Tuesday, May 2, 2017

Spring is FINALLY here!

After a couple of false starts, I think it's safe to say that Spring is finally here.  I think...

We've had an extremely wet spring, with several late snow storms, as well as lots of rain, so there is water everywhere!

This is our front yard, where we've never had water, and The Girls couldn't even walk through this in their rubber boots, the water was higher than their boots were.  Half of that little bridge in the distance was covered with water.

We've had fun making horses go through the puddles, and it's given them a chance to get the pounds of mud off their feet.  I'm sure it feels good for them! 

This is also the first year we've had this secondary seasonal creek running through our land.  It's sure pretty!

This may be my favorite picture of all time. This is a sloughy area that normally fills up in the spring, but not usually close to this amount!  The little spring fed dugout is probably 6 ft. deep, and it extends well in the low lands.  The ducks love it!

It's been really great to get out riding again, and start getting the ponies in shape for the spring.  I always say that riding is like therapy for me.... but I haven't quite decided if it's cheaper or more expensive.

This spring, we finally bit the bullet and built a new chicken house.  The house is significantly larger than our last house, and so we thought we'd fill it with 50 layers this spring.  As you can tell, 50 layers doesn't even come close to filling it.... so maybe next spring we'll do closer to 75?  We'll see how that all plays out.  I love the new house, with several windows to let natural light in, and lots of room for the chickens to roam.  There's 2 chicken doors for them to get outside into runs, as well, the large door at the end will make cleaning out this house a dream.  We'll be able to pull the skidsteer right up to the house and shovel right into the bucket.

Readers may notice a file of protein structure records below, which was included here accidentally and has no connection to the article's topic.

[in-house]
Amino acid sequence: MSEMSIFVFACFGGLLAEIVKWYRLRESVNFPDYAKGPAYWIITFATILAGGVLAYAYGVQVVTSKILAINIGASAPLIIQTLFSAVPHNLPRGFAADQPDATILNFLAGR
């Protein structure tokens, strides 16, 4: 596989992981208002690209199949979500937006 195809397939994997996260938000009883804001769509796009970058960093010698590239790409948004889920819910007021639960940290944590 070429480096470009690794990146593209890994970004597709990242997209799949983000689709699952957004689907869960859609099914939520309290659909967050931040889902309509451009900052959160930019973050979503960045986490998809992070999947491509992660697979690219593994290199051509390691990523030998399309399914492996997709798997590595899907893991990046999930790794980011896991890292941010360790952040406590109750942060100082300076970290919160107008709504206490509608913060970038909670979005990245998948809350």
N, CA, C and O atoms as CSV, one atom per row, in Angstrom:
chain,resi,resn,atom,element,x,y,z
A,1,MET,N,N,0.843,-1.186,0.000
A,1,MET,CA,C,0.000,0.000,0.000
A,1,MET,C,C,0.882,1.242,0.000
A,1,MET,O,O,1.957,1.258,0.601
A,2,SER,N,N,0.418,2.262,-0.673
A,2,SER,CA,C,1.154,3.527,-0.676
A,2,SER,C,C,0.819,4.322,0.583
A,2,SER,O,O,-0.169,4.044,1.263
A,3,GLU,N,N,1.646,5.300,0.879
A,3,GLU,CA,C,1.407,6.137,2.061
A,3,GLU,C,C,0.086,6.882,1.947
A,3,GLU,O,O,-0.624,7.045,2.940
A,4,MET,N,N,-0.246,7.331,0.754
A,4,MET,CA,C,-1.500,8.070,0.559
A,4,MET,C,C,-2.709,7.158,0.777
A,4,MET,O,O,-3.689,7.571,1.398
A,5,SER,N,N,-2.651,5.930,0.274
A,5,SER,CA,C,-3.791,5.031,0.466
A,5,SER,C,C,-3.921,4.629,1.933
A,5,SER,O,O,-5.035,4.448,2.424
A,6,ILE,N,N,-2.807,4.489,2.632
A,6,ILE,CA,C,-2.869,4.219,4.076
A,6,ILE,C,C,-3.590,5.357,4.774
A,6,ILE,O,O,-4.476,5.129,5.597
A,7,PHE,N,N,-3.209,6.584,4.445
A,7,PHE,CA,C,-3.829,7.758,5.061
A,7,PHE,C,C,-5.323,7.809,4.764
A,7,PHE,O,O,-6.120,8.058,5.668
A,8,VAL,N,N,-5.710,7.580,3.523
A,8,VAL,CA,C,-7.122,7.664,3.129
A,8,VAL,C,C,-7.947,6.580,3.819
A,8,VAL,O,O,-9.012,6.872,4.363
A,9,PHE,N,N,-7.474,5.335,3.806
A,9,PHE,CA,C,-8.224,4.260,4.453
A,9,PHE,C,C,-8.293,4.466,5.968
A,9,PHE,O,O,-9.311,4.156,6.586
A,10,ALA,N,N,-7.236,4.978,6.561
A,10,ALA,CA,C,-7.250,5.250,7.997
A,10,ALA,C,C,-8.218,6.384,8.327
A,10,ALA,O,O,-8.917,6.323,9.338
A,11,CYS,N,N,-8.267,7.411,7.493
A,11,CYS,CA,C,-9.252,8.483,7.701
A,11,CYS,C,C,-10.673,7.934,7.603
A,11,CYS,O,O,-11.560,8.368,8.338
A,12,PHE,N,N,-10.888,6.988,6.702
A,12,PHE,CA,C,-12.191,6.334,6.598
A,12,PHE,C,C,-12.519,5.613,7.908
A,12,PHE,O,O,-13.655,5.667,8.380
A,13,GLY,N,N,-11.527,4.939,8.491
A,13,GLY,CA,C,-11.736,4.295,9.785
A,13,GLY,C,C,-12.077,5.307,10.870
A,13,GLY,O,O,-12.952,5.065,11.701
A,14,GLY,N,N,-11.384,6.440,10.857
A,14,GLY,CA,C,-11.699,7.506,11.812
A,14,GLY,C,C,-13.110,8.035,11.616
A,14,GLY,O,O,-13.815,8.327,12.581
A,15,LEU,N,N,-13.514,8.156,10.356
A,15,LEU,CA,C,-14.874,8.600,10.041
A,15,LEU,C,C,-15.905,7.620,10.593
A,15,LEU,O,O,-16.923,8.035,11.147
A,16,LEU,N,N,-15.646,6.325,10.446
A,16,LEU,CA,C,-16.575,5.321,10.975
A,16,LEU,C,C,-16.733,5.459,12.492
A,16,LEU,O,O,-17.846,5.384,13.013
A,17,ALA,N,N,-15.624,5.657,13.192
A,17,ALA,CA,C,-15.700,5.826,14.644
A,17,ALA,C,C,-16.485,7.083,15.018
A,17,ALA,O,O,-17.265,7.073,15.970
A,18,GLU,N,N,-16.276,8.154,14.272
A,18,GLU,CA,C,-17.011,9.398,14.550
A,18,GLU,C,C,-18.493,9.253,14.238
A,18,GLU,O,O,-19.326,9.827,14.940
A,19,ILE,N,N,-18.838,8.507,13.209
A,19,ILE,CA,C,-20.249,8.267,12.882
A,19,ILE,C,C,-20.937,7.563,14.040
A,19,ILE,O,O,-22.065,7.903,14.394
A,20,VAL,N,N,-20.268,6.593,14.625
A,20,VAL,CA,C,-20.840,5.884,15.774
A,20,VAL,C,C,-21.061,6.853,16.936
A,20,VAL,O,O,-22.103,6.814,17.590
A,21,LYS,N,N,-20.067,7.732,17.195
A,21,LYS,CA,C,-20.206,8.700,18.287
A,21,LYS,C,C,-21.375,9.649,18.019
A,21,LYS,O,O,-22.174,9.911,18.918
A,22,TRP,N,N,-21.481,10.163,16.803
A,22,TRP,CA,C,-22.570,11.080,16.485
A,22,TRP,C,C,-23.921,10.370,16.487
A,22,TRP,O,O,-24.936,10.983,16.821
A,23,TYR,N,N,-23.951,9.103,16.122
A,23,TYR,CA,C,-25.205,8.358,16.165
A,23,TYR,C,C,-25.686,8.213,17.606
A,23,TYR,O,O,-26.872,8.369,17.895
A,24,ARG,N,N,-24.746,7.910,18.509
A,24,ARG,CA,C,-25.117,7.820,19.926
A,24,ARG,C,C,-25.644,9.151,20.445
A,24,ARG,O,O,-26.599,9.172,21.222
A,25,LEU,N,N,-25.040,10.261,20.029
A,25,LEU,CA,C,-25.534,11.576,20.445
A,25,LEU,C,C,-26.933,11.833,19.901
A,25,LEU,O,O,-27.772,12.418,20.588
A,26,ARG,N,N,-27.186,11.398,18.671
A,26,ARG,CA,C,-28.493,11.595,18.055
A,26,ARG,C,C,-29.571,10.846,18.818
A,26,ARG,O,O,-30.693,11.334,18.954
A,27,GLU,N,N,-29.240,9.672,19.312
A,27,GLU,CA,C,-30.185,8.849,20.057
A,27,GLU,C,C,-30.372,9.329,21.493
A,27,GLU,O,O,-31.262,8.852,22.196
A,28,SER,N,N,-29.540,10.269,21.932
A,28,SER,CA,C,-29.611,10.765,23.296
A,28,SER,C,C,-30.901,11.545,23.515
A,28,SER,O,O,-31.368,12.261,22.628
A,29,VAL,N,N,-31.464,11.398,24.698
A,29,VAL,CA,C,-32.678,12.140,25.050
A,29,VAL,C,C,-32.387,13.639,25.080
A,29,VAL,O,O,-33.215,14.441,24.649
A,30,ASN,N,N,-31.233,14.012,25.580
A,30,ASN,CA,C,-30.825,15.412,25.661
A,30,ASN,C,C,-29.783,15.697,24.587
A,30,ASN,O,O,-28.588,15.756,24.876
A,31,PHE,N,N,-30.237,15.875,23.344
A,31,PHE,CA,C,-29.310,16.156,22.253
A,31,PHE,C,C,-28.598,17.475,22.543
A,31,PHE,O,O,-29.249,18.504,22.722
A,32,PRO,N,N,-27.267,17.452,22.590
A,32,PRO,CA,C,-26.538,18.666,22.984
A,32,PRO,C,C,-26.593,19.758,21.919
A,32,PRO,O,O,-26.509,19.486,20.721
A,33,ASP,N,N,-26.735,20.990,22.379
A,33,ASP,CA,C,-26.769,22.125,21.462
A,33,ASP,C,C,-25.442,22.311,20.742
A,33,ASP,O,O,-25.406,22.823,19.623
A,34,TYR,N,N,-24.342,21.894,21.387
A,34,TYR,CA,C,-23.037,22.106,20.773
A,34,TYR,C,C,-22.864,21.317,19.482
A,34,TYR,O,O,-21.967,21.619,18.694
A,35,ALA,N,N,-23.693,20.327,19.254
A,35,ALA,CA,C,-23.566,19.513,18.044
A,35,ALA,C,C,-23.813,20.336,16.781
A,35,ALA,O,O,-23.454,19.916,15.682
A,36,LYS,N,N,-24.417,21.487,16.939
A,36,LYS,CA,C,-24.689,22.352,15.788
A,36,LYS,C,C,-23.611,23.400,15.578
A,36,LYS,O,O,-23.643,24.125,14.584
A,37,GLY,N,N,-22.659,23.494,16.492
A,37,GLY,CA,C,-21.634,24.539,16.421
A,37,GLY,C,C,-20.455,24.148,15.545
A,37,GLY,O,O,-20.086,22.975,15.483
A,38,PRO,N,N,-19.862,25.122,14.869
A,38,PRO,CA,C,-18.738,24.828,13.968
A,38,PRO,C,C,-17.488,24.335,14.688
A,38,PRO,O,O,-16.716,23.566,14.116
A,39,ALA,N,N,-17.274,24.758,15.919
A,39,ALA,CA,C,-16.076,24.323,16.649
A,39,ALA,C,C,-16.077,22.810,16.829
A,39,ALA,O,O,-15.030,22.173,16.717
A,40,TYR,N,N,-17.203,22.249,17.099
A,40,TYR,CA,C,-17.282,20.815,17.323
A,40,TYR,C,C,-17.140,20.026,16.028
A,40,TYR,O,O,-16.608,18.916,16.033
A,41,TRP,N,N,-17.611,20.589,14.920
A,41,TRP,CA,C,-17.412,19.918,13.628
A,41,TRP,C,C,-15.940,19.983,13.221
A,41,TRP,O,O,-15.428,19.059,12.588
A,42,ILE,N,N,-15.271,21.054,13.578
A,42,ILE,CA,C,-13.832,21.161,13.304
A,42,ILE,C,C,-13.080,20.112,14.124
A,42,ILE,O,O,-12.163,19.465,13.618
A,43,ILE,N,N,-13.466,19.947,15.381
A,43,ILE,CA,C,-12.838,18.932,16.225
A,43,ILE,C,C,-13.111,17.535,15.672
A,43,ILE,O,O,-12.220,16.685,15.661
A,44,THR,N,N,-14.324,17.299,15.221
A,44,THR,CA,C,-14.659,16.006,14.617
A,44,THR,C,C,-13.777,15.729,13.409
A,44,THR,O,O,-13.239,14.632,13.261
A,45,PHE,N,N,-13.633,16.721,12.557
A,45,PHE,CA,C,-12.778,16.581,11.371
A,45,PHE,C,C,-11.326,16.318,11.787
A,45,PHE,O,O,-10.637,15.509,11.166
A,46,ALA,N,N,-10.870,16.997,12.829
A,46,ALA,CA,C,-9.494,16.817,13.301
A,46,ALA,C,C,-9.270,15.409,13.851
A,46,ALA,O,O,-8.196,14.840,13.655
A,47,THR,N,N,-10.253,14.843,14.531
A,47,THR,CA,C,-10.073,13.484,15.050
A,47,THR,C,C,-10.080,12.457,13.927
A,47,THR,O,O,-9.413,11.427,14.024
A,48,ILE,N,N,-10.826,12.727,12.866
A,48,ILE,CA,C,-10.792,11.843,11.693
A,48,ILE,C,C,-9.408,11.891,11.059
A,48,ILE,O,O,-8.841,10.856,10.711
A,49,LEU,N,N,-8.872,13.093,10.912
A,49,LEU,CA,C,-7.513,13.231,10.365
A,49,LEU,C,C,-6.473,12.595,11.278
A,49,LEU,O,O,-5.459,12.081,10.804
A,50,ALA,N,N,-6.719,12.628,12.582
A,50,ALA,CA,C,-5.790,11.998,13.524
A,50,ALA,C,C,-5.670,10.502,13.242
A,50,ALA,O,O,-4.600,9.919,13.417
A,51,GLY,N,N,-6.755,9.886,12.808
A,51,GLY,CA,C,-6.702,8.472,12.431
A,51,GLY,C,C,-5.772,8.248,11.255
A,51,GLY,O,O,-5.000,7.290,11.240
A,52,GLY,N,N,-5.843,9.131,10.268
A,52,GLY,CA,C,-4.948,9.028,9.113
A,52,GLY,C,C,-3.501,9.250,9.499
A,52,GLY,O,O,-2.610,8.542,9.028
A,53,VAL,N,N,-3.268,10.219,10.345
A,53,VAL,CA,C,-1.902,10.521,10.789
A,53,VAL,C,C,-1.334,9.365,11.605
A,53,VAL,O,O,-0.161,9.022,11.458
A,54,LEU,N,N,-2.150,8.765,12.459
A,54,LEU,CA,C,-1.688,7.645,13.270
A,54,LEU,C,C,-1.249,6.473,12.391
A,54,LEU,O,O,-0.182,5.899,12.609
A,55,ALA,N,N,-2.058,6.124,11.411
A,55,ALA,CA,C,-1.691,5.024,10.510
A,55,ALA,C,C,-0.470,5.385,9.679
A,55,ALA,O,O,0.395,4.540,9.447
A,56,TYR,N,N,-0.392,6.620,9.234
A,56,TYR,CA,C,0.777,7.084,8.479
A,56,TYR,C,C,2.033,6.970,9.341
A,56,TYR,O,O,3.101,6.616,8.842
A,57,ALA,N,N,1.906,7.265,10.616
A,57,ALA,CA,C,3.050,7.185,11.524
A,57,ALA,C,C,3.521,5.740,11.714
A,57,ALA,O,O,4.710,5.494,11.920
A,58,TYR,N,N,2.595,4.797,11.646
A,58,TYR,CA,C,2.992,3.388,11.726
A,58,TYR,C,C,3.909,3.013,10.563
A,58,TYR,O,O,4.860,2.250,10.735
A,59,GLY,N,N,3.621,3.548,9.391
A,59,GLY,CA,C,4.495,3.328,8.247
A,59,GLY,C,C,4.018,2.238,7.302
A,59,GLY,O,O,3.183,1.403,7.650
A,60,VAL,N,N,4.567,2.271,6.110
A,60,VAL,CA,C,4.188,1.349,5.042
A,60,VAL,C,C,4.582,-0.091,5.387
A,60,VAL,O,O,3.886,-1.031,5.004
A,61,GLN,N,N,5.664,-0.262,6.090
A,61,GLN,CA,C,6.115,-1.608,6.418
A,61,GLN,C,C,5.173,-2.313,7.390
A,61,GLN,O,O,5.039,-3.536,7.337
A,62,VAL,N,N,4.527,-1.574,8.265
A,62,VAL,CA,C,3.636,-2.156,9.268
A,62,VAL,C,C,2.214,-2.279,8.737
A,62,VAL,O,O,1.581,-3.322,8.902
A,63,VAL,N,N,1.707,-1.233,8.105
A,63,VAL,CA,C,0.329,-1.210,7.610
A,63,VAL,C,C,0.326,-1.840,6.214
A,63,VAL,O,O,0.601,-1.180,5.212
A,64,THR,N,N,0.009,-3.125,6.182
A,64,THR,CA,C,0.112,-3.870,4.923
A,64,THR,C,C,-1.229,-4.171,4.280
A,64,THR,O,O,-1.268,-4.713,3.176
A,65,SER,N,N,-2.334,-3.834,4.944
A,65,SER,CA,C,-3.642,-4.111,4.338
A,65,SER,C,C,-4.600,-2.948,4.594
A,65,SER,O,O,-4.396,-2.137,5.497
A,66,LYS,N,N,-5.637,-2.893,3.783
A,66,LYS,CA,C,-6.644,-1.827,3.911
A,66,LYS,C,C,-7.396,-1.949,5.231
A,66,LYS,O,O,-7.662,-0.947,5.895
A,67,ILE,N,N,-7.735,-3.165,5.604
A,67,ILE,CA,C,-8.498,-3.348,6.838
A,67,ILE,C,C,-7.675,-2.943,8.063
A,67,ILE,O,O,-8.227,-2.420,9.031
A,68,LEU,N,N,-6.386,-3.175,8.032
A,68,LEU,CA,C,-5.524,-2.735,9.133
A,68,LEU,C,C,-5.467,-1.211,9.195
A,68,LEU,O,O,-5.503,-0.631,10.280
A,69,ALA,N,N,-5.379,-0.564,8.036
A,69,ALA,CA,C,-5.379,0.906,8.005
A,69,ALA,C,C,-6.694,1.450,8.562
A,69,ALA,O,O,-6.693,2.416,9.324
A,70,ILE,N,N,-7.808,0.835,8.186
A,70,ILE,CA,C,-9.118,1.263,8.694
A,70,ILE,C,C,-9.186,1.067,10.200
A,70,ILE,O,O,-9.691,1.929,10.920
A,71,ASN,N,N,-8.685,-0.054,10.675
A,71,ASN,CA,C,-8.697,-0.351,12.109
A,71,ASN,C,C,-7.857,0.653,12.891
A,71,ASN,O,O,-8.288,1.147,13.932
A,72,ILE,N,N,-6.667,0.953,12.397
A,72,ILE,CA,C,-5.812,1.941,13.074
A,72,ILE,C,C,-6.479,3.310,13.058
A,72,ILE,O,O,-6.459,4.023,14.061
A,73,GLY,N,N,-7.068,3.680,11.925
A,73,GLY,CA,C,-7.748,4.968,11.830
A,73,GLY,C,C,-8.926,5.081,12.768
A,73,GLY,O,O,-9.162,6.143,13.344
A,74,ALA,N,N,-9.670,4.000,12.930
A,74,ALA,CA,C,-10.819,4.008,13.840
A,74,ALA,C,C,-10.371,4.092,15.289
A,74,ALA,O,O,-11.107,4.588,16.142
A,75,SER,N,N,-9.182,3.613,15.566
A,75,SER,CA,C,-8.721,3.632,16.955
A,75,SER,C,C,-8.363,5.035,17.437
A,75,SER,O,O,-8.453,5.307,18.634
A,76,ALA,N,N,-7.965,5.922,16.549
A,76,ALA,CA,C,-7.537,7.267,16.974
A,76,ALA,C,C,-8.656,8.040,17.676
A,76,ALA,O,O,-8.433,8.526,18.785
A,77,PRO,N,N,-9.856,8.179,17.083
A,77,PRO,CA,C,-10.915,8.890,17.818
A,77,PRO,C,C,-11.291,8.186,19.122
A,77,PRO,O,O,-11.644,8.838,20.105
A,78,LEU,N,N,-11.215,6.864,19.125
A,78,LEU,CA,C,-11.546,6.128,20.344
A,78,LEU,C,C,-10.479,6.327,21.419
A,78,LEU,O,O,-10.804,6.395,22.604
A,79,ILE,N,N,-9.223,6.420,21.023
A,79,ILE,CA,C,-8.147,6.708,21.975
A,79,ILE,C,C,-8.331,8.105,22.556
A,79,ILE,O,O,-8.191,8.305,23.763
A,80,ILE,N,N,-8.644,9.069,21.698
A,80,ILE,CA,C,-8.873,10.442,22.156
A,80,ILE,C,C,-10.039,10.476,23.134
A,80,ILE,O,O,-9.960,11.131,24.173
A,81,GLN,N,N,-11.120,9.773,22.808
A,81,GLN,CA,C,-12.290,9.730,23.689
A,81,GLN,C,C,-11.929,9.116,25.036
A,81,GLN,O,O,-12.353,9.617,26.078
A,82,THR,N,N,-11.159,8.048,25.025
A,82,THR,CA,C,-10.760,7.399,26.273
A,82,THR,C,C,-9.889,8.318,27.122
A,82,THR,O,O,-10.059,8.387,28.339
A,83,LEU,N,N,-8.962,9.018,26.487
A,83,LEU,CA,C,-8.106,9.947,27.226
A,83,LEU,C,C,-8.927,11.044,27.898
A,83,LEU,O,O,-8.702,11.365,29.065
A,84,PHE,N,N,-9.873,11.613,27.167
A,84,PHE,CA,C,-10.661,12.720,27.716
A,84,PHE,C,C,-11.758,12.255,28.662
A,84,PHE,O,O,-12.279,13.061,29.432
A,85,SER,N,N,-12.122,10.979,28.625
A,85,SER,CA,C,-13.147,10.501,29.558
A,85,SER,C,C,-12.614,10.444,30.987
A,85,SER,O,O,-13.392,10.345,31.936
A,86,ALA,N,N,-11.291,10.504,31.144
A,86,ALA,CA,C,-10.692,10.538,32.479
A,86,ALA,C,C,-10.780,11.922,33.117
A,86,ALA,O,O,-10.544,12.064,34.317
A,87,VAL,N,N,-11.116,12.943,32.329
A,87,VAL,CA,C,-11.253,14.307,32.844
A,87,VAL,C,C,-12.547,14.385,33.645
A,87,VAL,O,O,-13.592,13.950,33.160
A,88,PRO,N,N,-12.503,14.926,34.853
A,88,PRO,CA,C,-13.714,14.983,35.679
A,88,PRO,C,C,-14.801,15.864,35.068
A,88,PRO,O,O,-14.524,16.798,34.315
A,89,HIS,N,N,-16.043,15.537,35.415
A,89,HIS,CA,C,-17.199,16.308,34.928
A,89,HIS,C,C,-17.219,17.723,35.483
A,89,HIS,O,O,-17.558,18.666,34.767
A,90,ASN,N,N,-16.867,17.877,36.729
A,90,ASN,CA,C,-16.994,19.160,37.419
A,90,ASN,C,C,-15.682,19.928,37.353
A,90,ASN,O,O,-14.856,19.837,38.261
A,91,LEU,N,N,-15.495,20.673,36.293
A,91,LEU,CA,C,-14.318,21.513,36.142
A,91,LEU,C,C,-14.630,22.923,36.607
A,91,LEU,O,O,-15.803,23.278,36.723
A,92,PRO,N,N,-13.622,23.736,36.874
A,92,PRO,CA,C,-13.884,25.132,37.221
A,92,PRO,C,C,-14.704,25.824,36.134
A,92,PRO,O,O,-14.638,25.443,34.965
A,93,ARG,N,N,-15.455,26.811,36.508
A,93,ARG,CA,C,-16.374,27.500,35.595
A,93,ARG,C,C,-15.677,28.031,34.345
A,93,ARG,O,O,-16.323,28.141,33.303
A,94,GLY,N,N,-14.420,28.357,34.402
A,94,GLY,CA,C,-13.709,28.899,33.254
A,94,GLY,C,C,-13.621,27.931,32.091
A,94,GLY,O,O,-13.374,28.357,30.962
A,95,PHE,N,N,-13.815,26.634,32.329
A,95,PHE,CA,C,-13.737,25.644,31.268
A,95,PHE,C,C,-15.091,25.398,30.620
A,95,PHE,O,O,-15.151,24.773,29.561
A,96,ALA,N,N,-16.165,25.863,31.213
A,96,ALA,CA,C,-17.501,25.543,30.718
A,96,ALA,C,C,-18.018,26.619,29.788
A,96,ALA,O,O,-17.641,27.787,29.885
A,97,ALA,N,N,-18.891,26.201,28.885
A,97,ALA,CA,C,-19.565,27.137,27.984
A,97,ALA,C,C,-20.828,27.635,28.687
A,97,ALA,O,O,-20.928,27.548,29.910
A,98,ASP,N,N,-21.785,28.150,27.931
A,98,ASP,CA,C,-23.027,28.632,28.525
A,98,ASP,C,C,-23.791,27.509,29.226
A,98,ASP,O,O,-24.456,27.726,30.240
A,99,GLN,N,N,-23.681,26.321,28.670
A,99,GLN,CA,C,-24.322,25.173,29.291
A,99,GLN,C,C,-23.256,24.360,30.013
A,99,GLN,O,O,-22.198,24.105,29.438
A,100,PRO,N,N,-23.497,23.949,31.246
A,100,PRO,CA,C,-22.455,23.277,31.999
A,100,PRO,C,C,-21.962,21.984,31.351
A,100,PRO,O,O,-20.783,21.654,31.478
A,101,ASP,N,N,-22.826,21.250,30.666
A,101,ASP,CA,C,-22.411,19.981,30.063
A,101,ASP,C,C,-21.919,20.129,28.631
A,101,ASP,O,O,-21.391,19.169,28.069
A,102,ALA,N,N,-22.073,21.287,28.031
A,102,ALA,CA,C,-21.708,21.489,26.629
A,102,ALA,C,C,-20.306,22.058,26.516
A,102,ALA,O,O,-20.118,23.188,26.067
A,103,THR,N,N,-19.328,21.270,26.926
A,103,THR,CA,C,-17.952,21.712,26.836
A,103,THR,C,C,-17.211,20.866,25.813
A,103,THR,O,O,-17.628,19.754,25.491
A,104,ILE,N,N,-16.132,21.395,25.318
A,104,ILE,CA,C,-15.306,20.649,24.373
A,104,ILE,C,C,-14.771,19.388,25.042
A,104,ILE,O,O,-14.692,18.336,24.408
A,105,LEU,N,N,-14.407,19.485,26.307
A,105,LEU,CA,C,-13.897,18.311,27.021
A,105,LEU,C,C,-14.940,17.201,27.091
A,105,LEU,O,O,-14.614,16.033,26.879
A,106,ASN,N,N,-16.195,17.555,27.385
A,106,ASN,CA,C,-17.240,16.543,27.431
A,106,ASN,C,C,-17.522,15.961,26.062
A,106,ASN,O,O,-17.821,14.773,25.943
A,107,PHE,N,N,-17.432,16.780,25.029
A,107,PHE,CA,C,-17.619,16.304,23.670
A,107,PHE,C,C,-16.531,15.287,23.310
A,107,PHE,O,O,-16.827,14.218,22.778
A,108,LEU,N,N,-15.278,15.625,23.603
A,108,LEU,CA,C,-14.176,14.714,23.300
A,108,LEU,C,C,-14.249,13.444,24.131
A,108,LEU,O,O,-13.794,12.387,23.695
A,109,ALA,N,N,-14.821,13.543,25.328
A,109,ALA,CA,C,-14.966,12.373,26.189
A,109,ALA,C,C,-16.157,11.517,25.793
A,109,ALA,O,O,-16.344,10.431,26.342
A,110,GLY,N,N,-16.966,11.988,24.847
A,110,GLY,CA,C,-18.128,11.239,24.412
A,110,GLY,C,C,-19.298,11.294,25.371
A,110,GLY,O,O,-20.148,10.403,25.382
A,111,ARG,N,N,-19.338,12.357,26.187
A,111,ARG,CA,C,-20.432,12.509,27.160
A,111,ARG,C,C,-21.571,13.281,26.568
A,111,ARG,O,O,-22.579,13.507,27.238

There's also storage for feed and water, as well as some great nesting boxes which open to the other side of the wire mesh, so we don't even have to go into where the chickens are to collect eggs.  The house is finished off with a man door at the end.  We still have some work to do - we'll side the outside with old barn wood, as well as run electrical in there so we can have heat and light in the winter.... but all in all, it's been great to have some new space for these silly birds.  And having new chickens always makes it feel like spring is finally here!

Tuesday, April 4, 2017


The first week of March, when our snow was almost gone, we got a huge storm with -30C temperatures and about a foot of snow.  It was a bit of a blow, although completely acceptable for this time of year in Alberta.  We were crossing our fingers that our cows would cross their legs and not drop any babies until after the temperature had warmed up and some of the snow had melted, because friends, it.  was.  miserable..

Thankfully, the cows co-operated, and we had about a third of our herd have their calves in the nice, warm, muddy pasture.  It's always exciting to go and check cows during calving season, because you never know what you're going to find when you get to them.  Usually The Girls come with me, and it's almost as exciting as Christmas morning.  You scan the herd, piles of straw....looking for a mama who is licking a new baby, or seeing a new, fresh calf up and running about, trying to figure out how these things called legs work.